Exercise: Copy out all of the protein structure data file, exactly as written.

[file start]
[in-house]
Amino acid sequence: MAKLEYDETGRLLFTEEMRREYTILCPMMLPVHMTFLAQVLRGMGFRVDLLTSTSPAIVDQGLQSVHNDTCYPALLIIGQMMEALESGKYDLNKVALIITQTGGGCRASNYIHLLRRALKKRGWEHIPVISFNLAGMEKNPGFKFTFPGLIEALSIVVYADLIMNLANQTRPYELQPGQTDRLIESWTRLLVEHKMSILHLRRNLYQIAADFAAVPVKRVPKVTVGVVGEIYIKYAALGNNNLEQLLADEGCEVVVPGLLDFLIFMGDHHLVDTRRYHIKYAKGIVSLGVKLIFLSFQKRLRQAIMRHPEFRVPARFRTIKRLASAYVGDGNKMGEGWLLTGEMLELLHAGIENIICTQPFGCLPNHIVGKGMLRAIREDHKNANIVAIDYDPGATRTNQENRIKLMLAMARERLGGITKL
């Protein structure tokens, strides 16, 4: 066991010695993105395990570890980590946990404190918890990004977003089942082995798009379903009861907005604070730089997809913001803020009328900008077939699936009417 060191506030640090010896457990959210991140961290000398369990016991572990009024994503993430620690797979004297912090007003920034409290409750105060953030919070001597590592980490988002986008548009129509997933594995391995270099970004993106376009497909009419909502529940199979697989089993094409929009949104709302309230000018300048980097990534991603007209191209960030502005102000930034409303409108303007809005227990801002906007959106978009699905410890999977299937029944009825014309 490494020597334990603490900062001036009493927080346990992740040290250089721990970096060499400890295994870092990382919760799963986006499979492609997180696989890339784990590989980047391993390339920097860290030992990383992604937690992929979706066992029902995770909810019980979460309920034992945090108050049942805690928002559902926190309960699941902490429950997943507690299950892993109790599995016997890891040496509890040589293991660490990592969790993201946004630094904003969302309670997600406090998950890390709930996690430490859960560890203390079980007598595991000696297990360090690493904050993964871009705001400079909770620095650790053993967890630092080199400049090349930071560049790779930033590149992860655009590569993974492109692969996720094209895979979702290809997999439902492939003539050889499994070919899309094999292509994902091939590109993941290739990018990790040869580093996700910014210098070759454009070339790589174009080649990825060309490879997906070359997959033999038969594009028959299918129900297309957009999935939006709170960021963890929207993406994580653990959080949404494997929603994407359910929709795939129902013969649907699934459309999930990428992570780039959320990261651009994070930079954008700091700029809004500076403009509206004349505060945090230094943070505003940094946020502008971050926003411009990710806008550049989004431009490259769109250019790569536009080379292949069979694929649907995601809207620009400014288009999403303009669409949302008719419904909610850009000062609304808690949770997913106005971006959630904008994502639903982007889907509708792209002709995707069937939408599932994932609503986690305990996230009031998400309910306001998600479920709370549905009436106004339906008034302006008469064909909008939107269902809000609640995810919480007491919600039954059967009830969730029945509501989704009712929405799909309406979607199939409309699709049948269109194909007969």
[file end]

[in-house]
Amino acid sequence: MAKLEYDETGRLLFTEEMRREYTILCPMMLPVHMTFLAQVLRGMGFRVDLLTSTSPAIVDQGLQSVHNDTCYPALLIIGQMMEALESGKYDLNKVALIITQTGGGCRASNYIHLLRRALKKRGWEHIPVISFNLAGMEKNPGFKFTFPGLIEALSIVVYADLIMNLANQTRPYELQPGQTDRLIESWTRLLVEHKMSILHLRRNLYQIAADFAAVPVKRVPKVTVGVVGEIYIKYAALGNNNLEQLLADEGCEVVVPGLLDFLIFMGDHHLVDTRRYHIKYAKGIVSLGVKLIFLSFQKRLRQAIMRHPEFRVPARFRTIKRLASAYVGDGNKMGEGWLLTGEMLELLHAGIENIICTQPFGCLPNHIVGKGMLRAIREDHKNANIVAIDYDPGATRTNQENRIKLMLAMARERLGGITKL
């Protein structure tokens, strides 16, 4: 066991010695993105395990570890980590946990404190918890990004977003089942082995798009379903009861907005604070730089997809913001803020009328900008077939699936009417 060191506030640090010896457990959210991140961290000398369990016991572990009024994503993430620690797979004297912090007003920034409290409750105060953030919070001597590592980490988002986008548009129509997933594995391995270099970004993106376009497909009419909502529940199979697989089993094409929009949104709302309230000018300048980097990534991603007209191209960030502005102000930034409303409108303007809005227990801002906007959106978009699905410890999977299937029944009825014309 490494020597334990603490900062001036009493927080346990992740040290250089721990970096060499400890295994870092990382919760799963986006499979492609997180696989890339784990590989980047391993390339920097860290030992990383992604937690992929979706066992029902995770909810019980979460309920034992945090108050049942805690928002559902926190309960699941902490429950997943507690299950892993109790599995016997890891040496509890040589293991660490990592969790993201946004630094904003969302309670997600406090998950890390709930996690430490859960560890203390079980007598595991000696297990360090690493904050993964871009705001400079909770620095650790053993967890630092080199400049090349930071560049790779930033590149992860655009590569993974492109692969996720094209895979979702290809997999439902492939003539050889499994070919899309094999292509994902091939590109993941290739990018990790040869580093996700910014210098070759454009070339790589174009080649990825060309490879997906070359997959033999038969594009028959299918129900297309957009999935939006709170960021963890929207993406994580653990959080949404494997929603994407359910929709795939129902013969649907699934459309999930990428992570780039959320990261651009994070930079954008700091700029809004500076403009509206004349505060945090230094943070505003940094946020502008971050926003411009990710806008550049989004431009490259769109250019790569536009080379292949069979694929649907995601809207620009400014288009999403303009669409949302008719419904909610850009000062609304808690949770997913106005971006959630904008994502639903982007889907509708792209002709995707069937939408599932994932609503986690305990996230009031998400309910306001998600479920709370549905009436106004339906008034302006008469064909909008939107269902809000609640995810919480007491919600039954059967009830969730029945509501989704009712929405799909309406979607199939409309699709049948269109194909007969």